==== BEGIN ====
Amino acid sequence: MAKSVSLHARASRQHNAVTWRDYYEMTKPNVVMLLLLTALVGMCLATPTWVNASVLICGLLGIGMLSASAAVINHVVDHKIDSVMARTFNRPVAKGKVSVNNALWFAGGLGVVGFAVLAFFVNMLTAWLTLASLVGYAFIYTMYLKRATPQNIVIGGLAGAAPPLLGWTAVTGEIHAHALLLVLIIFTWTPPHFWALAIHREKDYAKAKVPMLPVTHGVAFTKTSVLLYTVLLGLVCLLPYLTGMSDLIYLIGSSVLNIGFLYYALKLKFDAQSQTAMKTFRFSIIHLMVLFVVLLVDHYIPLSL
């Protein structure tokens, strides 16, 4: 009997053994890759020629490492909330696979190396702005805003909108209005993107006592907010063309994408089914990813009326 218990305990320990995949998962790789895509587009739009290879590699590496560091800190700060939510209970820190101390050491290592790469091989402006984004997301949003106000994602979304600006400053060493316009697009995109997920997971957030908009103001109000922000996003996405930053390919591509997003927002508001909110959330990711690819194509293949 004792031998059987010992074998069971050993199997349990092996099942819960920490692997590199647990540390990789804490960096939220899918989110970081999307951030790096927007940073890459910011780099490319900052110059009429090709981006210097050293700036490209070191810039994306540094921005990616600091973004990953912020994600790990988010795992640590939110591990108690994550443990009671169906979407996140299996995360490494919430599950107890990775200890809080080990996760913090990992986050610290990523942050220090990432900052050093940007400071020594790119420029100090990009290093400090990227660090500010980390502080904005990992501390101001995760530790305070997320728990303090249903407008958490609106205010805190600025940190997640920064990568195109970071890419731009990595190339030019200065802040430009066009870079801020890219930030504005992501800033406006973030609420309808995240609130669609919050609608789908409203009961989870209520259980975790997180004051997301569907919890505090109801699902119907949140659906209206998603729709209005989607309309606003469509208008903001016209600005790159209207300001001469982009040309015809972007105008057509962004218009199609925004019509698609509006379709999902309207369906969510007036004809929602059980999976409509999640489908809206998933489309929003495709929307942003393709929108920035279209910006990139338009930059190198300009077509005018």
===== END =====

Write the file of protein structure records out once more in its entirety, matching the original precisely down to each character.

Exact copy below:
Amino acid sequence: MAKSVSLHARASRQHNAVTWRDYYEMTKPNVVMLLLLTALVGMCLATPTWVNASVLICGLLGIGMLSASAAVINHVVDHKIDSVMARTFNRPVAKGKVSVNNALWFAGGLGVVGFAVLAFFVNMLTAWLTLASLVGYAFIYTMYLKRATPQNIVIGGLAGAAPPLLGWTAVTGEIHAHALLLVLIIFTWTPPHFWALAIHREKDYAKAKVPMLPVTHGVAFTKTSVLLYTVLLGLVCLLPYLTGMSDLIYLIGSSVLNIGFLYYALKLKFDAQSQTAMKTFRFSIIHLMVLFVVLLVDHYIPLSL
């Protein structure tokens, strides 16, 4: 009997053994890759020629490492909330696979190396702005805003909108209005993107006592907010063309994408089914990813009326 218990305990320990995949998962790789895509587009739009290879590699590496560091800190700060939510209970820190101390050491290592790469091989402006984004997301949003106000994602979304600006400053060493316009697009995109997920997971957030908009103001109000922000996003996405930053390919591509997003927002508001909110959330990711690819194509293949 004792031998059987010992074998069971050993199997349990092996099942819960920490692997590199647990540390990789804490960096939220899918989110970081999307951030790096927007940073890459910011780099490319900052110059009429090709981006210097050293700036490209070191810039994306540094921005990616600091973004990953912020994600790990988010795992640590939110591990108690994550443990009671169906979407996140299996995360490494919430599950107890990775200890809080080990996760913090990992986050610290990523942050220090990432900052050093940007400071020594790119420029100090990009290093400090990227660090500010980390502080904005990992501390101001995760530790305070997320728990303090249903407008958490609106205010805190600025940190997640920064990568195109970071890419731009990595190339030019200065802040430009066009870079801020890219930030504005992501800033406006973030609420309808995240609130669609919050609608789908409203009961989870209520259980975790997180004051997301569907919890505090109801699902119907949140659906209206998603729709209005989607309309606003469509208008903001016209600005790159209207300001001469982009040309015809972007105008057509962004218009199609925004019509698609509006379709999902309207369906969510007036004809929602059980999976409509999640489908809206998933489309929003495709929307942003393709929108920035279209910006990139338009930059190198300009077509005018």